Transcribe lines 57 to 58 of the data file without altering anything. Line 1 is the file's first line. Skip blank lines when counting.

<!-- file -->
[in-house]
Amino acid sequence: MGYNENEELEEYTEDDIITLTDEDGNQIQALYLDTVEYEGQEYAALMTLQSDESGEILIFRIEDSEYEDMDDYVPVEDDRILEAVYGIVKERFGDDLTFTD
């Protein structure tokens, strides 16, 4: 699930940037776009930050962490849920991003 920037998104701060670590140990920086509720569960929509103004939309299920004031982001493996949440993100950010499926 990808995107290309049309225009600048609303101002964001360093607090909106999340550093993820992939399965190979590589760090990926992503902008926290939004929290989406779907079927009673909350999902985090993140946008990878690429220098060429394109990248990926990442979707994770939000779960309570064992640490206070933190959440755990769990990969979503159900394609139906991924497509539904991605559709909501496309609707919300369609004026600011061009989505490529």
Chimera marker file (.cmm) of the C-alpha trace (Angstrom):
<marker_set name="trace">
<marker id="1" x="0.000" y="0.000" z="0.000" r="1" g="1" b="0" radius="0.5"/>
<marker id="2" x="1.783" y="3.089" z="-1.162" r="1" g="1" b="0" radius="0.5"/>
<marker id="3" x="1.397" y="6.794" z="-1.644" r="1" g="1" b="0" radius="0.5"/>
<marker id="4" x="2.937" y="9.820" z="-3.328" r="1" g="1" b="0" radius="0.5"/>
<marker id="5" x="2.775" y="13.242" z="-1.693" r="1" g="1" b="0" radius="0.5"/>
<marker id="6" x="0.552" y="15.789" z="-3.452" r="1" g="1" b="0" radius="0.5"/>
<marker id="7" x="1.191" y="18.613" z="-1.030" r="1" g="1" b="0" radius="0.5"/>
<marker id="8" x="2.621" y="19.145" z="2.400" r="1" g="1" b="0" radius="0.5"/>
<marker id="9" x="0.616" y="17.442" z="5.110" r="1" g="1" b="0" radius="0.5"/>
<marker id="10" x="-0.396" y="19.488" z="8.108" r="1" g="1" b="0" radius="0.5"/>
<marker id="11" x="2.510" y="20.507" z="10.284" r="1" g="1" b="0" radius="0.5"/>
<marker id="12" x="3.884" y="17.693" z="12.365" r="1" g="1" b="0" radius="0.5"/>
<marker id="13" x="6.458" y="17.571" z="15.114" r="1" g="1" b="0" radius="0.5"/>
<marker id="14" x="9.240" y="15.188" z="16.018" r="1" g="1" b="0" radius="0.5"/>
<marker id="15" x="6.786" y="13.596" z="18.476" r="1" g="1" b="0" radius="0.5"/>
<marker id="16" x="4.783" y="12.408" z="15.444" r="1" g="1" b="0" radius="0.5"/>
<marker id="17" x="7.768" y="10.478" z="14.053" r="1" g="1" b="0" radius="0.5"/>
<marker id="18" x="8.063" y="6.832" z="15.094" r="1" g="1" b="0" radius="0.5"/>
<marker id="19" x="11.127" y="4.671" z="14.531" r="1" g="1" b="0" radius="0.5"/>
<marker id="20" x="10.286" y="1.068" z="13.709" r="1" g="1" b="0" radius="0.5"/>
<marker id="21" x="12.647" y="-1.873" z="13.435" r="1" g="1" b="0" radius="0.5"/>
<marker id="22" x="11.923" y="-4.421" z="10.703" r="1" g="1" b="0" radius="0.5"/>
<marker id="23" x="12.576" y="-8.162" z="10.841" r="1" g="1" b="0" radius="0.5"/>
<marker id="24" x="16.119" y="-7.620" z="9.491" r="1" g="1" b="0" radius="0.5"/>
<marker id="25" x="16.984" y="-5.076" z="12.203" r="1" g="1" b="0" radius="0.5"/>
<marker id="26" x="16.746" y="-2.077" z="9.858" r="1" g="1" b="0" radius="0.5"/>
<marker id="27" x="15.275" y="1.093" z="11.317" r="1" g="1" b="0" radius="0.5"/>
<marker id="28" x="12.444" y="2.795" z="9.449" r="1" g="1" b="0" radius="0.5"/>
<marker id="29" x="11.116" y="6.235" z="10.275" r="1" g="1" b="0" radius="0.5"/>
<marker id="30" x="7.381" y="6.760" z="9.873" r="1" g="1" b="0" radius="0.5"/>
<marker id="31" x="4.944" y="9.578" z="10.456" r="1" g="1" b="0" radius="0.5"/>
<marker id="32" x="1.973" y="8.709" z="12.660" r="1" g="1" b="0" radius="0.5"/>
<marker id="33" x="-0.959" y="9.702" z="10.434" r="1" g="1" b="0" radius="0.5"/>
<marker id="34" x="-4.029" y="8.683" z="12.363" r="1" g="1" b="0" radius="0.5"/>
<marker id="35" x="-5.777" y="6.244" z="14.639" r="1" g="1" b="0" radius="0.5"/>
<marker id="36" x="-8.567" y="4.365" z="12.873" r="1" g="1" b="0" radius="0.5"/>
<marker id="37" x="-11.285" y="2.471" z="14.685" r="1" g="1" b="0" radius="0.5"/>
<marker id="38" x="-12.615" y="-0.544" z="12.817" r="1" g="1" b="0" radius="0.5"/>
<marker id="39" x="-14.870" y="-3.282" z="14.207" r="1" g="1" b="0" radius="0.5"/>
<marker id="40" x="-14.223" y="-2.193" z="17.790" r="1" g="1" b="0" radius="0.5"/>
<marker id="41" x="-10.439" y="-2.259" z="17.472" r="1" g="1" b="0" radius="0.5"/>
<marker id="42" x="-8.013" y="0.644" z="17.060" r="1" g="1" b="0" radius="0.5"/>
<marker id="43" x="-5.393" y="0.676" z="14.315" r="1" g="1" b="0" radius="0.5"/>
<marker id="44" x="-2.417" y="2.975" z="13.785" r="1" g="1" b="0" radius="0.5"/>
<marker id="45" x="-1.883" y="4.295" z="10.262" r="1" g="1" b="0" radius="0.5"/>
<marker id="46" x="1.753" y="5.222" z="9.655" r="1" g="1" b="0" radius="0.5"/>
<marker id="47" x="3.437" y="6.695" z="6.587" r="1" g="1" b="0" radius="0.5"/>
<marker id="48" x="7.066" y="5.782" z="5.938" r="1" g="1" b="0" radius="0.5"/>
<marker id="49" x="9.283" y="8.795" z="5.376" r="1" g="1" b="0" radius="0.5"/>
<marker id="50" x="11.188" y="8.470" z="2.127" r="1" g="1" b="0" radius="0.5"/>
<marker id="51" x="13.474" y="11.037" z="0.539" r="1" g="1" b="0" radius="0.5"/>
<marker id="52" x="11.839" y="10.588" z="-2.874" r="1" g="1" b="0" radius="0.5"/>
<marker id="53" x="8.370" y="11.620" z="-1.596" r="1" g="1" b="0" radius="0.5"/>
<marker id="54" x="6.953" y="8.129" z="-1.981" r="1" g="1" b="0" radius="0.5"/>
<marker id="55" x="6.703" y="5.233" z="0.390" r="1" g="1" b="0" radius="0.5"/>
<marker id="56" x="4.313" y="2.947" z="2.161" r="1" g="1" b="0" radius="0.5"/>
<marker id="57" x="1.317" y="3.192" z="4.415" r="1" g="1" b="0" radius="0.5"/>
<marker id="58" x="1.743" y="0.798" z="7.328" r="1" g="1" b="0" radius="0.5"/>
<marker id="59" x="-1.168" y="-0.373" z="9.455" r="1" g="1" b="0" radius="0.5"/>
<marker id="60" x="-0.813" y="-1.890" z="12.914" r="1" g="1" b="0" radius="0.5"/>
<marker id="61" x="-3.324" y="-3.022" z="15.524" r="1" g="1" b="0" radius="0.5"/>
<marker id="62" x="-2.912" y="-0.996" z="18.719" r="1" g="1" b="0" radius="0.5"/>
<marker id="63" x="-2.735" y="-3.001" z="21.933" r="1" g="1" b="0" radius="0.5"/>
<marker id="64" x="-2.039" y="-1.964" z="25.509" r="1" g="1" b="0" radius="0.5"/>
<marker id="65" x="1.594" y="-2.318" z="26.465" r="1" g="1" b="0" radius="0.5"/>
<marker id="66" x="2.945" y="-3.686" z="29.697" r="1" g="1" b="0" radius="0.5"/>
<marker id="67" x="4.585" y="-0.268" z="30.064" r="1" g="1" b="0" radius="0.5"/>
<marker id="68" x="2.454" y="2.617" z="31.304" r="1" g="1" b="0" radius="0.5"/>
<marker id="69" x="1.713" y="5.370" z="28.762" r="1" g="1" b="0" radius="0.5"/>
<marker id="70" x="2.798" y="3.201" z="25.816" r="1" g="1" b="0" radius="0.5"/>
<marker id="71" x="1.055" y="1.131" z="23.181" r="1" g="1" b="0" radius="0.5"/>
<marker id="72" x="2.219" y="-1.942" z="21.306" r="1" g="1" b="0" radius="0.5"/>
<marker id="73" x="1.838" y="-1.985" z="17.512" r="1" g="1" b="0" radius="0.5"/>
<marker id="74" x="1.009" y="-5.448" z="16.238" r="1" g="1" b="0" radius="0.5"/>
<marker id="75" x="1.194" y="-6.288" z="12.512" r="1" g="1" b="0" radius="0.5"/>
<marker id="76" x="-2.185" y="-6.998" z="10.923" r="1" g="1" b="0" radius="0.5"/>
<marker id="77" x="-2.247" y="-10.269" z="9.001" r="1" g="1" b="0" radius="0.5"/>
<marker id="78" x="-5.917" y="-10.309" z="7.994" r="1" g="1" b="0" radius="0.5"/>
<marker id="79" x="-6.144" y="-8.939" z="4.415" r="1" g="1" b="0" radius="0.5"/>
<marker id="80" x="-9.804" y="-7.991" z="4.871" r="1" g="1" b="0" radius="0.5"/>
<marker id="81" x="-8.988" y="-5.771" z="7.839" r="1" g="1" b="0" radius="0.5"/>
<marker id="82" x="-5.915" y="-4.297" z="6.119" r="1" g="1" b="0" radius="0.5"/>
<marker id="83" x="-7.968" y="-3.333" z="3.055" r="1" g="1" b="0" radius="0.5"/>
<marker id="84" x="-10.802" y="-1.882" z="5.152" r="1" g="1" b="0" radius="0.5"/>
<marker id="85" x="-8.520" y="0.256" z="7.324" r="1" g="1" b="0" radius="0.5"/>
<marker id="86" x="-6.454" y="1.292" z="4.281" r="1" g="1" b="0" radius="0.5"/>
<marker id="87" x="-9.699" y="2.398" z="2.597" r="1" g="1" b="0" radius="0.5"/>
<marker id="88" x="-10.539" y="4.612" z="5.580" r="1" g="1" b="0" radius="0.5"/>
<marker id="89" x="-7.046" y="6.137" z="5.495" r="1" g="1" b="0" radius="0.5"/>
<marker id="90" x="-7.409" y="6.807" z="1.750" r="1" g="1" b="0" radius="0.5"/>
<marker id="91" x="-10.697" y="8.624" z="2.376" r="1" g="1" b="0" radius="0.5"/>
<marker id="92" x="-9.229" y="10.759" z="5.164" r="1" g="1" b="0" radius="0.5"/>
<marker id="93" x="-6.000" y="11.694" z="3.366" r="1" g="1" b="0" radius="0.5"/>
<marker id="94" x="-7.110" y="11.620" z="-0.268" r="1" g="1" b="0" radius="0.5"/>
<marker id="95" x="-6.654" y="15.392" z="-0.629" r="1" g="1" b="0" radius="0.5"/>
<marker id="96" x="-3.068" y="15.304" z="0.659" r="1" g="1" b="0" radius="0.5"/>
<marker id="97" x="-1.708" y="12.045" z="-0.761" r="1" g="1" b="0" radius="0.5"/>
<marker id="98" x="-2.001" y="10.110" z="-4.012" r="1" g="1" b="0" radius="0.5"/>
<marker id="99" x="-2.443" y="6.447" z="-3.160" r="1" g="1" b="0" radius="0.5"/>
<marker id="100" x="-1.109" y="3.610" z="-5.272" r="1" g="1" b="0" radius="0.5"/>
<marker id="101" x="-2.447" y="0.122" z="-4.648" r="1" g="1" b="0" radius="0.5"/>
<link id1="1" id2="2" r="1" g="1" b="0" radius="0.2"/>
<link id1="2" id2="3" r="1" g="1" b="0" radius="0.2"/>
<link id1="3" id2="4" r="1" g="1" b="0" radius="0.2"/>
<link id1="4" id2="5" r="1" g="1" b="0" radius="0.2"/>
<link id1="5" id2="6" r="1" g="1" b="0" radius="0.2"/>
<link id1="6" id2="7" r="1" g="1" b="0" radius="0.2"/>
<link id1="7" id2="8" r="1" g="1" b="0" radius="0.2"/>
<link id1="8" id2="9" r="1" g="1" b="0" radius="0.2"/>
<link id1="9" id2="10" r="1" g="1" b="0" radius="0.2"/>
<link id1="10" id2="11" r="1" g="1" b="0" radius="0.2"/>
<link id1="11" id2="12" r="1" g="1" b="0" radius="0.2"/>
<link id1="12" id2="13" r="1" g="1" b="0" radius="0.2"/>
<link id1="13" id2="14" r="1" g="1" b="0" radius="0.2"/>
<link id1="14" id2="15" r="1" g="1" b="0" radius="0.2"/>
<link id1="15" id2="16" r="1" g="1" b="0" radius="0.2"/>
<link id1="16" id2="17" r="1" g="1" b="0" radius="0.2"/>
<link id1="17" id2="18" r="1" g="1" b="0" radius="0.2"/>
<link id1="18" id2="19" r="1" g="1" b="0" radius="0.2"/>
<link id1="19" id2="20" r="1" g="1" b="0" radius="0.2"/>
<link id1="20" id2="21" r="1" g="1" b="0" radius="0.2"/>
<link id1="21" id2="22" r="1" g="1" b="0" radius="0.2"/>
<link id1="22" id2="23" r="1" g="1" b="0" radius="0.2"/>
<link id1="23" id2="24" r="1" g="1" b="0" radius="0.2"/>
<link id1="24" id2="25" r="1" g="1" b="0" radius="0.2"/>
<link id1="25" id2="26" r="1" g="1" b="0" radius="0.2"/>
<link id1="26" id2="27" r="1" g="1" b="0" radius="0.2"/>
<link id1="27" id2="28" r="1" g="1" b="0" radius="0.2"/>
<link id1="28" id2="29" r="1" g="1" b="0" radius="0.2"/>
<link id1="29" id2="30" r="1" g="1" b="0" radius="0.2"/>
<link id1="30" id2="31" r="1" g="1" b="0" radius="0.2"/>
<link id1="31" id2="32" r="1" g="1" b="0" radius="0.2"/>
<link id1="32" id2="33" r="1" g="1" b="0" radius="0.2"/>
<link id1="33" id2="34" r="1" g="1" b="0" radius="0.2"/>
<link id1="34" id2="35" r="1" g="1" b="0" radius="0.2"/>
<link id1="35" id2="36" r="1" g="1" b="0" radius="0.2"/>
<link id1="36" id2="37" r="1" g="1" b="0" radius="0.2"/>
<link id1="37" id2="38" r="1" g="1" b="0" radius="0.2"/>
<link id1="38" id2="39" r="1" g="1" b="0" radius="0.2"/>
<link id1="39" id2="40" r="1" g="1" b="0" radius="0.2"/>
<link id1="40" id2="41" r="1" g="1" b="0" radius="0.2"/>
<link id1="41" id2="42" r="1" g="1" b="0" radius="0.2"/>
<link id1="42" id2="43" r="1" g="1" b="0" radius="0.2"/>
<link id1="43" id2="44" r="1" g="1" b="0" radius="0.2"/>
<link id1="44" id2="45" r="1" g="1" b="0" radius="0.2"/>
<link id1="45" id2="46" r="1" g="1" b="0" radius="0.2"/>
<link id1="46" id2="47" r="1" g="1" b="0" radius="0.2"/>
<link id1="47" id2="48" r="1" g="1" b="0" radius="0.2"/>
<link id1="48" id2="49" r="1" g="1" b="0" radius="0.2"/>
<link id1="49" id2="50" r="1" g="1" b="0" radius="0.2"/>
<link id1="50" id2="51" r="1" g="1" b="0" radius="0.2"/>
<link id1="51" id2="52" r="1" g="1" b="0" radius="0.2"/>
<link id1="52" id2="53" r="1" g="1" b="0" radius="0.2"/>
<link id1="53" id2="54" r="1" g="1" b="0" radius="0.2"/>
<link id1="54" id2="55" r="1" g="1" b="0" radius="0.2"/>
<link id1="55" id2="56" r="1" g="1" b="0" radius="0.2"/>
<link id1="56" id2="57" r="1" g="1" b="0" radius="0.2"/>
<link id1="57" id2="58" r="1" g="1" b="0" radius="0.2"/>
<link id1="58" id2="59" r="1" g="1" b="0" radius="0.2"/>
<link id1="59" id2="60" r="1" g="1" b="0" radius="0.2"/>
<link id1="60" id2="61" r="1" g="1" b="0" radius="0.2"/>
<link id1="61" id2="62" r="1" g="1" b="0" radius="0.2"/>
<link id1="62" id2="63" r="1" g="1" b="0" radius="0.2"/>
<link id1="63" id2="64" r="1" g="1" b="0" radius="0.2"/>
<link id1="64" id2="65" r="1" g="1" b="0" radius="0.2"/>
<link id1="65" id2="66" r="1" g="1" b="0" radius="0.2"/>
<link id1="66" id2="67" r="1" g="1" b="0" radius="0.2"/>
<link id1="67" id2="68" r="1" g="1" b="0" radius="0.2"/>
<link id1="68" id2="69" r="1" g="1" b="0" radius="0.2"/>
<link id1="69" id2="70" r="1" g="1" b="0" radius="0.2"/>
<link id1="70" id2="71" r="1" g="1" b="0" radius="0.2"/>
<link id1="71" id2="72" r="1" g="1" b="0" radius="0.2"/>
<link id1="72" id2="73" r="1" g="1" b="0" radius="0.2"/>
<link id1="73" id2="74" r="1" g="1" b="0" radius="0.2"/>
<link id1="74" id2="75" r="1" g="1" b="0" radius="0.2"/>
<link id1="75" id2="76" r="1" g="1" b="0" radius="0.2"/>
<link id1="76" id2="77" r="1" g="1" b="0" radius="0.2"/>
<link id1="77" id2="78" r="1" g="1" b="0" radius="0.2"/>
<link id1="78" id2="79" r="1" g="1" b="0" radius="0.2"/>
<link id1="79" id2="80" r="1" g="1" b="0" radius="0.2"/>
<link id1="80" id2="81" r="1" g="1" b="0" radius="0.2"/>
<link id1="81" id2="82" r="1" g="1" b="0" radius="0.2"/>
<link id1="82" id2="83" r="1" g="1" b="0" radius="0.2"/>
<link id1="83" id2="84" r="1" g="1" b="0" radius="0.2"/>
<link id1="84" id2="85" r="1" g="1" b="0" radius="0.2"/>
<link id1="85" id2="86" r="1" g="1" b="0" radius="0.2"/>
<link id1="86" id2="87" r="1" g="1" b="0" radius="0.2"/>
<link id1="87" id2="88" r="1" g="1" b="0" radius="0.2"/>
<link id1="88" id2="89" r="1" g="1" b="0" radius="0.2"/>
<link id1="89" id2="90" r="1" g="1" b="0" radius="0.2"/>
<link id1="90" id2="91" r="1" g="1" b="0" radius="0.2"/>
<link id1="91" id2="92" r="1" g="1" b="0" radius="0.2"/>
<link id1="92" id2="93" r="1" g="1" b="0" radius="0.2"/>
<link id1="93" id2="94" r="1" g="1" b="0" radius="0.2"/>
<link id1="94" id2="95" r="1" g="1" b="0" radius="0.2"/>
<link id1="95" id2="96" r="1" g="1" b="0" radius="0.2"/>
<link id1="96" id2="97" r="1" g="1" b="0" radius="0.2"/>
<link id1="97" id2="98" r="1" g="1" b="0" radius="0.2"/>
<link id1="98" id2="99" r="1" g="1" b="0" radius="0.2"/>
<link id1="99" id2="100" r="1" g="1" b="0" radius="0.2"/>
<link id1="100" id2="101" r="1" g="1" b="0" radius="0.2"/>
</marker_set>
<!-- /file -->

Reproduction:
<marker id="52" x="11.839" y="10.588" z="-2.874" r="1" g="1" b="0" radius="0.5"/>
<marker id="53" x="8.370" y="11.620" z="-1.596" r="1" g="1" b="0" radius="0.5"/>